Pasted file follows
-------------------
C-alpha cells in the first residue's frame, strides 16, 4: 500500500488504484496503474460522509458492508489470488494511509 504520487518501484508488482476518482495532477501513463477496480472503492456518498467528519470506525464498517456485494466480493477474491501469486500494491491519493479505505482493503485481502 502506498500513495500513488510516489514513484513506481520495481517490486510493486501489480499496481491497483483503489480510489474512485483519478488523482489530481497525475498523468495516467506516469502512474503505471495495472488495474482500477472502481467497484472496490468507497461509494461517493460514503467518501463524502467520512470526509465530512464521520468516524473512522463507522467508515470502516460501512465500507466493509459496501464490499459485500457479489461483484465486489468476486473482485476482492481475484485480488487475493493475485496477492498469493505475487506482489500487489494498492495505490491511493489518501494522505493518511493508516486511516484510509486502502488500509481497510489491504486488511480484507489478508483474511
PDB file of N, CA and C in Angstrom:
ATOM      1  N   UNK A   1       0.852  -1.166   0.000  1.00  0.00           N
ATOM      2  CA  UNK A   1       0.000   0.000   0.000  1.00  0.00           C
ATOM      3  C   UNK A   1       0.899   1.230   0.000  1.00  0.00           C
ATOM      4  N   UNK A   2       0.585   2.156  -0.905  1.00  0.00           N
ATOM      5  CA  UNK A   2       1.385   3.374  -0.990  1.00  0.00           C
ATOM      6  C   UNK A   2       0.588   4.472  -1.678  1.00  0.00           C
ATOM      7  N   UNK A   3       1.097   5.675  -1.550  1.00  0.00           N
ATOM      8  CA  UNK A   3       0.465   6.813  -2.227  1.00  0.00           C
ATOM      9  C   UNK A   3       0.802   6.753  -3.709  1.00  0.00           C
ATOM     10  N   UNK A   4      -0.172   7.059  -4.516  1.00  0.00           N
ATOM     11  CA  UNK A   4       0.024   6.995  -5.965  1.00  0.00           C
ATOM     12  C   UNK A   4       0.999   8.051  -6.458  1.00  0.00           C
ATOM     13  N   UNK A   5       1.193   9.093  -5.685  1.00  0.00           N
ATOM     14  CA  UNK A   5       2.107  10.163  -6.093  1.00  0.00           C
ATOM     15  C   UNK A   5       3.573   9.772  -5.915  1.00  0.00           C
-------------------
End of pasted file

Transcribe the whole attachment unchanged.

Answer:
C-alpha cells in the first residue's frame, strides 16, 4: 500500500488504484496503474460522509458492508489470488494511509 504520487518501484508488482476518482495532477501513463477496480472503492456518498467528519470506525464498517456485494466480493477474491501469486500494491491519493479505505482493503485481502 502506498500513495500513488510516489514513484513506481520495481517490486510493486501489480499496481491497483483503489480510489474512485483519478488523482489530481497525475498523468495516467506516469502512474503505471495495472488495474482500477472502481467497484472496490468507497461509494461517493460514503467518501463524502467520512470526509465530512464521520468516524473512522463507522467508515470502516460501512465500507466493509459496501464490499459485500457479489461483484465486489468476486473482485476482492481475484485480488487475493493475485496477492498469493505475487506482489500487489494498492495505490491511493489518501494522505493518511493508516486511516484510509486502502488500509481497510489491504486488511480484507489478508483474511
PDB file of N, CA and C in Angstrom:
ATOM      1  N   UNK A   1       0.852  -1.166   0.000  1.00  0.00           N
ATOM      2  CA  UNK A   1       0.000   0.000   0.000  1.00  0.00           C
ATOM      3  C   UNK A   1       0.899   1.230   0.000  1.00  0.00           C
ATOM      4  N   UNK A   2       0.585   2.156  -0.905  1.00  0.00           N
ATOM      5  CA  UNK A   2       1.385   3.374  -0.990  1.00  0.00           C
ATOM      6  C   UNK A   2       0.588   4.472  -1.678  1.00  0.00           C
ATOM      7  N   UNK A   3       1.097   5.675  -1.550  1.00  0.00           N
ATOM      8  CA  UNK A   3       0.465   6.813  -2.227  1.00  0.00           C
ATOM      9  C   UNK A   3       0.802   6.753  -3.709  1.00  0.00           C
ATOM     10  N   UNK A   4      -0.172   7.059  -4.516  1.00  0.00           N
ATOM     11  CA  UNK A   4       0.024   6.995  -5.965  1.00  0.00           C
ATOM     12  C   UNK A   4       0.999   8.051  -6.458  1.00  0.00           C
ATOM     13  N   UNK A   5       1.193   9.093  -5.685  1.00  0.00           N
ATOM     14  CA  UNK A   5       2.107  10.163  -6.093  1.00  0.00           C
ATOM     15  C   UNK A   5       3.573   9.772  -5.915  1.00  0.00           C